Up in smoke: fire destroys students’ apartment

Wednesday, September 25th, 2013

Sam Stetzer/Winonan

The fire that ravaged downtown Winona on Friday, Sept. 13, left a gaping hole in middle of the town. Even though it has been snuffed out, it has also left a gaping hole in the lives of those affected.

Sterling Cayer, 21, and his roommate Blake Johnson, 21, just started living in Off Center Apartments, the apartment building next to the Islamic Center, this semester. Both were away at the time of the fire, with Cayer at a family wedding in Wisconsin and Johnson at a concert in Ohio.

Both Cayer and Johnson recall the night as being a mess of insanity.

“I had about 6 missed calls from our neighbor Claire Stephen. Apparently she was banging on my door for like 10 minutes,” Johnson said. “Throughout the entire day we were getting calls from people.”

“Yeah, she was trying to make sure we weren’t there,” Cayer said. “I got a ton of calls from people… I got a call around 2:30 in the morning seeing if I was okay, and I was like ‘What are you talking about?’ And that’s how I found out.”

“One thing that was weird was that none of the smoke detectors went off, and none of the sprinklers went off,” Johnson said, hence their neighbor banging on their door.

“Our neighbor actually woke up coughing on smoke,” Cayer said. “She couldn’t see. The smoke was so thick, and she still pounded on our door to make sure we weren’t there.”

The former building housed mostly Winona State University students; however, there were other people living in them as well.

“I didn’t know what to think,” Cayer said. For Johnson, however, it was a completely different experience.

“I’ll be honest, I was at a rock concert. And I get a call from the police investigator,” Johnson said. “She called me, and I was having a mixed drink at the time. And she was just screaming at me, because I for some reason had an alibi. They were like, ‘Hey, you left out of town, why did you leave so early when the fire was happening?

“My first reaction was am I in trouble? Did I do something?” Johnson said.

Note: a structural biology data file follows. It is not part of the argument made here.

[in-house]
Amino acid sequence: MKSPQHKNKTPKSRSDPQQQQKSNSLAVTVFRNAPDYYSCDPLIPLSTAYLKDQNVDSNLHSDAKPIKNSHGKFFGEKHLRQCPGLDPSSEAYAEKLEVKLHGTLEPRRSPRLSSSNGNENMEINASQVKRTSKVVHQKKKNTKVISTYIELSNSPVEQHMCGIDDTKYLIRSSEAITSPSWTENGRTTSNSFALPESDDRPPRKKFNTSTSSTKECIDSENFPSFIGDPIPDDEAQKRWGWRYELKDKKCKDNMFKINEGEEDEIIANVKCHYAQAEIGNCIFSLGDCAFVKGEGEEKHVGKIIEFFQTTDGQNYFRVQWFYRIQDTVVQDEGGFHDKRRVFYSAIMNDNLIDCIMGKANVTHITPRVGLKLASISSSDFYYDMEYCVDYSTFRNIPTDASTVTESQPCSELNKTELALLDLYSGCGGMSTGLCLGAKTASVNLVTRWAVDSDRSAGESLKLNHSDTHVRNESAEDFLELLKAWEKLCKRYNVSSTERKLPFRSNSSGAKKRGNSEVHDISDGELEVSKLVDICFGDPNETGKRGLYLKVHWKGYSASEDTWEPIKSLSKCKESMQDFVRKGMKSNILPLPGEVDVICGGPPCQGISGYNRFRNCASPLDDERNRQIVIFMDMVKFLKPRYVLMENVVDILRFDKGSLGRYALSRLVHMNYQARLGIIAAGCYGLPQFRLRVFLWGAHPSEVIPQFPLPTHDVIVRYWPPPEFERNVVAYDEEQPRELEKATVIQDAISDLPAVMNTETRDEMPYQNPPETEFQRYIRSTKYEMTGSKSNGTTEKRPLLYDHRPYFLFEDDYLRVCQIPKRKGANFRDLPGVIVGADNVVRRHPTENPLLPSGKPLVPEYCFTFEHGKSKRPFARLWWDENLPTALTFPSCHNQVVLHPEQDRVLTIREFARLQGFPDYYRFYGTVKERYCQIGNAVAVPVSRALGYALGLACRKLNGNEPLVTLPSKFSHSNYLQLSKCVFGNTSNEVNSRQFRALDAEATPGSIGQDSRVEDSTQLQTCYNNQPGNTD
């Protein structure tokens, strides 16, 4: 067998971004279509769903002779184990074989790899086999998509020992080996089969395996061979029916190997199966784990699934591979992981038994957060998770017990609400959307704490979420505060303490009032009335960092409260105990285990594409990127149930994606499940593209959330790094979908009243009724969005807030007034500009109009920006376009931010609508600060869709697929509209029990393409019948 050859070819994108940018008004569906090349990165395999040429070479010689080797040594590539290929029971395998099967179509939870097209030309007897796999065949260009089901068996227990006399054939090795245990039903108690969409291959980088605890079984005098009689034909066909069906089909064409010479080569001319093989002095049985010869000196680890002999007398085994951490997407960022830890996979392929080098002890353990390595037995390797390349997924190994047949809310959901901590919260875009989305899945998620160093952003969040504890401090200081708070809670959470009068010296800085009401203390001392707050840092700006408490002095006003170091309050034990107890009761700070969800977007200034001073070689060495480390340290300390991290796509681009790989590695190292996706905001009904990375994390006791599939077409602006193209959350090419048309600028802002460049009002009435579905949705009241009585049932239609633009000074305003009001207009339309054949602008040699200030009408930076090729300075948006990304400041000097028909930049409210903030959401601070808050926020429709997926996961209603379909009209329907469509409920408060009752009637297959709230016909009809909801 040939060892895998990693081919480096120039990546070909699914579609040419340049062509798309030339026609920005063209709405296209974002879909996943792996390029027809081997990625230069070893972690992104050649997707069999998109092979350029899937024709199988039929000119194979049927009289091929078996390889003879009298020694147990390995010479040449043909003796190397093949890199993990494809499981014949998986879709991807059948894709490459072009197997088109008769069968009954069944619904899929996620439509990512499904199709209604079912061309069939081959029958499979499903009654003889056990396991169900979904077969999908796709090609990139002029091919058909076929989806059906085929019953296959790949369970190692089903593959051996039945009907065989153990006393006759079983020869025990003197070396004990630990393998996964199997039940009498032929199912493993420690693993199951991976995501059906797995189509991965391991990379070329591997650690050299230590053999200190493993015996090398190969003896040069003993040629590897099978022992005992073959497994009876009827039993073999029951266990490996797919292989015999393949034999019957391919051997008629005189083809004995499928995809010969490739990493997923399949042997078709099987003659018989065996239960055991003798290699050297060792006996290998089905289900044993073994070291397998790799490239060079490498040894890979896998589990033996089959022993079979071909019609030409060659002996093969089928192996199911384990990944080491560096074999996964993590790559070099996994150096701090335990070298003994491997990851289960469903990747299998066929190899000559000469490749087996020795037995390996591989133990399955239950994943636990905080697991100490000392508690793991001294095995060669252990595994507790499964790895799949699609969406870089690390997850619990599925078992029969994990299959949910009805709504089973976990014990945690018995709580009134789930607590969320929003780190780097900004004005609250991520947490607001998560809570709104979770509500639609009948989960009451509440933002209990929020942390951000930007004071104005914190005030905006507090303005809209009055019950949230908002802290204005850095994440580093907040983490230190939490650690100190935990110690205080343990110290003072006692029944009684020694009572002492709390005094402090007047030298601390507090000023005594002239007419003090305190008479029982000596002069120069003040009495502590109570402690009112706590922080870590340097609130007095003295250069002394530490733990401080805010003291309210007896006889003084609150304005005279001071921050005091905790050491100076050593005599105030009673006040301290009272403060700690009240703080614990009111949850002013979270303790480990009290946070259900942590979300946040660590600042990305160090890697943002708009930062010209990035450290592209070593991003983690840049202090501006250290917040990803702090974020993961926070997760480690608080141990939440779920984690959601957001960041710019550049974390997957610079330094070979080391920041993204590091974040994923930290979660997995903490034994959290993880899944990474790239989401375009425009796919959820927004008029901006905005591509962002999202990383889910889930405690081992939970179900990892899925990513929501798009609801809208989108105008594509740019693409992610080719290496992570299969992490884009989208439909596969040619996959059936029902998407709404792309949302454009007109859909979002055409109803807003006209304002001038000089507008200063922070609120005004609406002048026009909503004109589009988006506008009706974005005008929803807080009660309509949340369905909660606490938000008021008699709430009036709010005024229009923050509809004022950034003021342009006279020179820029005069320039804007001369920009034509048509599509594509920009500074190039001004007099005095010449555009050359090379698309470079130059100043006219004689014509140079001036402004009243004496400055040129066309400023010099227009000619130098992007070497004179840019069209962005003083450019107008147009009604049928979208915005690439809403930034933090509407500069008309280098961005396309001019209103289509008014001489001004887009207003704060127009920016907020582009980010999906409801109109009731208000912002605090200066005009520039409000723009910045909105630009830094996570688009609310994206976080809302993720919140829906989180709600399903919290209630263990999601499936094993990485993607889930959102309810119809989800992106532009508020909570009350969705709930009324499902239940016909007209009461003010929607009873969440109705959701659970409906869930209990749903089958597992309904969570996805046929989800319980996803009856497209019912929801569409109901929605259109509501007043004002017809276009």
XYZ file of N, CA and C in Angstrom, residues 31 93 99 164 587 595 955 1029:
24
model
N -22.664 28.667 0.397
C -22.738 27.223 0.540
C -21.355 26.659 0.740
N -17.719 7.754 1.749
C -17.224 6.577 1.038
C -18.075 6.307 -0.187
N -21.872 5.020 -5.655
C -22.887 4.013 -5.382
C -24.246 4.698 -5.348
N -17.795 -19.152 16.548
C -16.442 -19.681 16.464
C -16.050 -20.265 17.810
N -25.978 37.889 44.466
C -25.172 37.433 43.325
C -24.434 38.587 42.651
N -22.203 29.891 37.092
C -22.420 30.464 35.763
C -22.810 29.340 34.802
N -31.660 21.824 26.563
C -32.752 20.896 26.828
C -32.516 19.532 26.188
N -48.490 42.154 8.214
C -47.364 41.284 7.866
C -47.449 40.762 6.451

When Cayer and Johnson finally saw the rubble pile that was their home, they soon realized the devastation that had taken place.

“We didn’t save anything,” said Cayer. “I think I walked out with a folder and he walked out with like a book.”

A small controversy has ensued over the bookstore not giving the students who lost everything, including their textbooks, new books. However, as of the afternoon of Wednesday, Sept. 18, the bookstore has been able to collect enough funds to allow each student one free textbook.

“One is better than none,” Cayer said. “They told us that we could take a loan out. Not like they’re responsible for it… they didn’t have the funds to offer it, so it’s not their fault.”

Johnson said, “We weren’t mad at them, but it was kind of like, ‘ugh.’”

While almost everything was lost, community support was not. Many friends, faculty and community members and organizations, such as the Red Cross, have extended their gracious hand to the victims of this fire.

“I had a lot of friends who text and called me,” Johnson said. “They said, ‘we have an extra place, you know, not much’. But they were willing to open up a spot for us.”

“Actually, my CAST professor,” Johnson said. “She was actually like, ‘if there is anything I can do, you know where I am.’ She was trying to give me some help anywhere she could, so I was actually surprised.”

“Both of our parents helped out, the Red Cross helped out. We got lot of support for everybody,” Cayer said.

For the time being, both Cayer and Johnson are staying at Kirkland Hall. And, even though they have lost much, both said they remain optimistic and thankful for all the help they have received.


Contact Sam at SStetzer12@winona.edu

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